"Outstanding," Fred replied. "They taught us all the latest psychological techniques: visualization, association, etc. It was great."

"That's great! And what was the name of the clinic?"

Fred went blank. He thought and thought, but couldn't remember. Then a smile broke across his face and he asked, "What do you call that flower with the long stem and thorns?"

"You mean a rose?"

"Yes, that's it!"

He turned to his wife, "Rose, what was the name of that memory clinic?"

I'm off to Minneapolis on the 17th to participate in Spring Quilt Market. My mom's new line of fabric from Marcus Brothers will be shown for the first time. I'm so excited. Stop by School House and meet her on the 18th. Or come see us in the booth (until about 3pm) on the 19th. If you do stop by, please wish Mom a happy birthday! Imagine, starting a new career as a fabric designer at age 76!

After Minneapolis, I'll be winging my way to visit with the Belle Point Quilters Guild in Fort Smith, Arkansas. I'll be doing a hand applique workshop and one on photo-quilting, and another on making string quilts. I also get to do two lectures. For more information, contact Bonnie at turnerjb@gte.net

If you haven't already seen it, you'll be interested in what just might be the world's largest virtual quilt show coming to you from Australia on: www.quilts2000.org.au

Quilts 2000 is a project of Australian quilters to raise funds for the Paralympics which follow the Olympic Games in Sydney. Australia's best quilters and some who would just like to help have donated hundreds of quilts to be sold for the Paralympics.
(Thanks, Pat!)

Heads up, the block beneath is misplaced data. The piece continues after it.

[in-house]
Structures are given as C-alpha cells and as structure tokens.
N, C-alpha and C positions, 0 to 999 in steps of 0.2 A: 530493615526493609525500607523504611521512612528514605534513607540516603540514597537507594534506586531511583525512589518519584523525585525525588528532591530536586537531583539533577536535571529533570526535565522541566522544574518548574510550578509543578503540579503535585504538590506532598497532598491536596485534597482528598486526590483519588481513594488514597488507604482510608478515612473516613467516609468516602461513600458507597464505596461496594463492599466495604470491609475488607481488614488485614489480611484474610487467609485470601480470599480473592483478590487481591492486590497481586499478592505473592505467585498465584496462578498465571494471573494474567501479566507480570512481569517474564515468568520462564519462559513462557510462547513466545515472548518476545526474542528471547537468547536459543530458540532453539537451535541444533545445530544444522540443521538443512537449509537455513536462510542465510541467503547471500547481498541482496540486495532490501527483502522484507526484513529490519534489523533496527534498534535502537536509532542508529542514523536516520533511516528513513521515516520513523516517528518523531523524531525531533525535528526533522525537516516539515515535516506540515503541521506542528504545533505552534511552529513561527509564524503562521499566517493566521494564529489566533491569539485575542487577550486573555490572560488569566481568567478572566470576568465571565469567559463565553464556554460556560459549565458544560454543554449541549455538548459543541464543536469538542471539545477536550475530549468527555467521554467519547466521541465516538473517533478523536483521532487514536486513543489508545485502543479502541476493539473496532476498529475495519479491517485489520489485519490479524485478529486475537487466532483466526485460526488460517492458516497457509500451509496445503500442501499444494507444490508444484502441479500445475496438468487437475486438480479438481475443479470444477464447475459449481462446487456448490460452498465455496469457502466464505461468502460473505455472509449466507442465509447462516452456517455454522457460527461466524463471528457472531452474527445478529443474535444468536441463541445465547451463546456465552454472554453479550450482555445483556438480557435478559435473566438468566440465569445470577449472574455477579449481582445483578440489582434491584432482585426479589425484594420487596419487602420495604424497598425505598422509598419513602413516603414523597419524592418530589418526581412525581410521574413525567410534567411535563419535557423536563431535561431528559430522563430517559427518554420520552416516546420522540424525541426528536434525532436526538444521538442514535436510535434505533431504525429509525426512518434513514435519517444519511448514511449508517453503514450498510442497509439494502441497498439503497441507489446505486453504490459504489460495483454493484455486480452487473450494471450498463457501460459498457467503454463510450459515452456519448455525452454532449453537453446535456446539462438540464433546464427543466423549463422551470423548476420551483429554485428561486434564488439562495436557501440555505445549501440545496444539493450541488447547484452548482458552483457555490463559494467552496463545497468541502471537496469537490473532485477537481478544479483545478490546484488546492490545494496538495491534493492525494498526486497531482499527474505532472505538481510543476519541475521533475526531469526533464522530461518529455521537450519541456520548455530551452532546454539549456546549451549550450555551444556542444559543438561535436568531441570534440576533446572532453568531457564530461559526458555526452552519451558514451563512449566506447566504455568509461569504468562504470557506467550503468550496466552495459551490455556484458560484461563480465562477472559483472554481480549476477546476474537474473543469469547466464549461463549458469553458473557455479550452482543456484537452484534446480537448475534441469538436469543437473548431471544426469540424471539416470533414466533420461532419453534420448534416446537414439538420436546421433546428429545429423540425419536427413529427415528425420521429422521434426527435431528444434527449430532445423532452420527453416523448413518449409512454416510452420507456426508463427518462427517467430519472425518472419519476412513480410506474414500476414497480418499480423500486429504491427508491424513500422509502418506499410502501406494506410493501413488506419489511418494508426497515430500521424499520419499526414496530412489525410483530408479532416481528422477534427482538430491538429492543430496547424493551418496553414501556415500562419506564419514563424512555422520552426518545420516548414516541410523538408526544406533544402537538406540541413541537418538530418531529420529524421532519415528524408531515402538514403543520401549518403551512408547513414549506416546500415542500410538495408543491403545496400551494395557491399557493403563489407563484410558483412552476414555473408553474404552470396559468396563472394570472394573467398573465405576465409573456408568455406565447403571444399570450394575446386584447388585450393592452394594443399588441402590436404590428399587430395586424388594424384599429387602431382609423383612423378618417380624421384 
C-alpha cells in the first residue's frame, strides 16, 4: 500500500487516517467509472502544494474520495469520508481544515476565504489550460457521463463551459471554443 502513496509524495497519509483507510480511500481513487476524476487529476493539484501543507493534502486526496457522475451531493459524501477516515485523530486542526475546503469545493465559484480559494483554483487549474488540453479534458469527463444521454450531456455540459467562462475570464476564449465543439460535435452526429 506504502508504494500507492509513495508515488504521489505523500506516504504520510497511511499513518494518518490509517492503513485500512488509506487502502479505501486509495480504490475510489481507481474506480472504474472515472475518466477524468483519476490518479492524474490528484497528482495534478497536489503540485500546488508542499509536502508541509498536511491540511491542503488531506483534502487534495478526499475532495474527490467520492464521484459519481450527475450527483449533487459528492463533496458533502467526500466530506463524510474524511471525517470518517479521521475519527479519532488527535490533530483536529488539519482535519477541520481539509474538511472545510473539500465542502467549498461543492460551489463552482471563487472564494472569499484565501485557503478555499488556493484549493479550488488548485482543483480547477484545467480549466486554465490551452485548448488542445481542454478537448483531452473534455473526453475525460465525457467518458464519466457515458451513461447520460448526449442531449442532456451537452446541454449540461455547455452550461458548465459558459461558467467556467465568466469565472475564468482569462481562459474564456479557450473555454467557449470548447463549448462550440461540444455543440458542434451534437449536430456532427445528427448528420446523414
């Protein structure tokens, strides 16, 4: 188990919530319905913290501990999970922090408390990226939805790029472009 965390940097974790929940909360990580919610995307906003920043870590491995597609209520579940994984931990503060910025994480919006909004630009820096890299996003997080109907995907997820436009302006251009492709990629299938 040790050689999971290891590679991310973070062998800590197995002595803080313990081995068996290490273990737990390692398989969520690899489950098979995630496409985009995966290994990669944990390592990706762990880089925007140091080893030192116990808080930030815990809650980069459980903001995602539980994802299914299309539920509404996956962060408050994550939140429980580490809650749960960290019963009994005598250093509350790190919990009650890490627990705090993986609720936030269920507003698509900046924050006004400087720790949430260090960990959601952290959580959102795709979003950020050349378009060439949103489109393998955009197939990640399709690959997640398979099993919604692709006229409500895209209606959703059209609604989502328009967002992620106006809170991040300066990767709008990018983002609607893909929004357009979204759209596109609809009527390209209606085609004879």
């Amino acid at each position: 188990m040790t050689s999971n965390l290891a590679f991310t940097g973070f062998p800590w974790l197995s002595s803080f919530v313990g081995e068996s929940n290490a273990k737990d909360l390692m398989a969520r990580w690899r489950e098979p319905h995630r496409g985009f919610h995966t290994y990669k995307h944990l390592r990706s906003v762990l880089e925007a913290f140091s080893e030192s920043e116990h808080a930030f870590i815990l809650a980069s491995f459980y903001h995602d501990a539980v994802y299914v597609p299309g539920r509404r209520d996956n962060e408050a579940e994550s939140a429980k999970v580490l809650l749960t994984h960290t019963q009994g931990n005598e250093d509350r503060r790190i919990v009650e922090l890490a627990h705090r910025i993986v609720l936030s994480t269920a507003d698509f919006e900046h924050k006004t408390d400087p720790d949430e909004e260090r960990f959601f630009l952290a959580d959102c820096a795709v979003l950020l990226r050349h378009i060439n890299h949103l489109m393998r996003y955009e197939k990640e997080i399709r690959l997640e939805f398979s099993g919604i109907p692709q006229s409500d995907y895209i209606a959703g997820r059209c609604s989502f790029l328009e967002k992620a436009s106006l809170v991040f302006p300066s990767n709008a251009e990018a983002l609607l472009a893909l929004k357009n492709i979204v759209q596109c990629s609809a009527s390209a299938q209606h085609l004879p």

Donna W. wrote several months ago and asked for some advice on making quilt labels, thinking that maybe she wasn't alone experiencing difficulties when trying to write on fabric. She suggested I compile a few hints and share them in the newsletter. Here you go, Donna:

1. Photo-transferring is always a painless option for signing quilts. Include the picture of the maker of the quilt on the back along with name, date, and origin. If you're really type "A" include laundering instructions!

2. . Stick with Pigma pens if you do any writing. The thicker ones are my personal favorites, and tend to glide over the fabric a little easier. Avoid other permanent markers which may, over time, leave a yellow halo around the writing.

3. Starch the fabric you're going to write on and iron it to freezer paper. That will stabilize it so the nib of the pen doesn't get stuck in the weave of the cloth.

4. If the quilt is already finished and you'd like to sign directly on the back, practice first, you'll be flying without a net! Stretch the quilt in a hoop before attempting to write on it, and a few chalk lines that will come out later might help keep your writing in straight lines.

5. Just don't feel like WRITING with a pen? How about embroidering the particulars. It doesn't have to be counted cross stitch. A simple chain stitch over your own handwriting is much more personal.

If you loved the PandaCam, you'll love this virtual safari. Cameras are set up at watering holes in various wildlife sanctuaries in South Africa. It refreshes about every 30 seconds, and even if the animals aren't thirsty, the scenery is awesome. You can even win prizes with photos you "take" on the site. Log onto www.africam.com for a fun time. Thanks to Kathy for sharing this one.

Looks like we're still on track for receiving our Leader Dog puppy this summer. Looks like we'll have to begin "puppy-proofing" the house soon. We will be getting either a golden retriever, or more likely, a Labrador retriever. We're up for either one. Still haven't decided on a name. Jen's leaning toward Hamlet, and I'm still partial to Lucy. It's kind of hard to name a dog we haven't met yet.

Jennie and I attended a local puppy raiser meeting last month at the mall and watched in awe as a score of little fur balls were put through their paces. They marched around the center court amid distractions of opening umbrellas, rustling garbage bags, tempting foods, loud noises, and running volunteers. All passed with flying colors.

Jen and I were given the opportunity to walk little "Millie" and that pup sure knew who was in control! SHE was! We have much to learn!

Enjoy this wonderful spring weather and have a great quilting day!

Ami Simms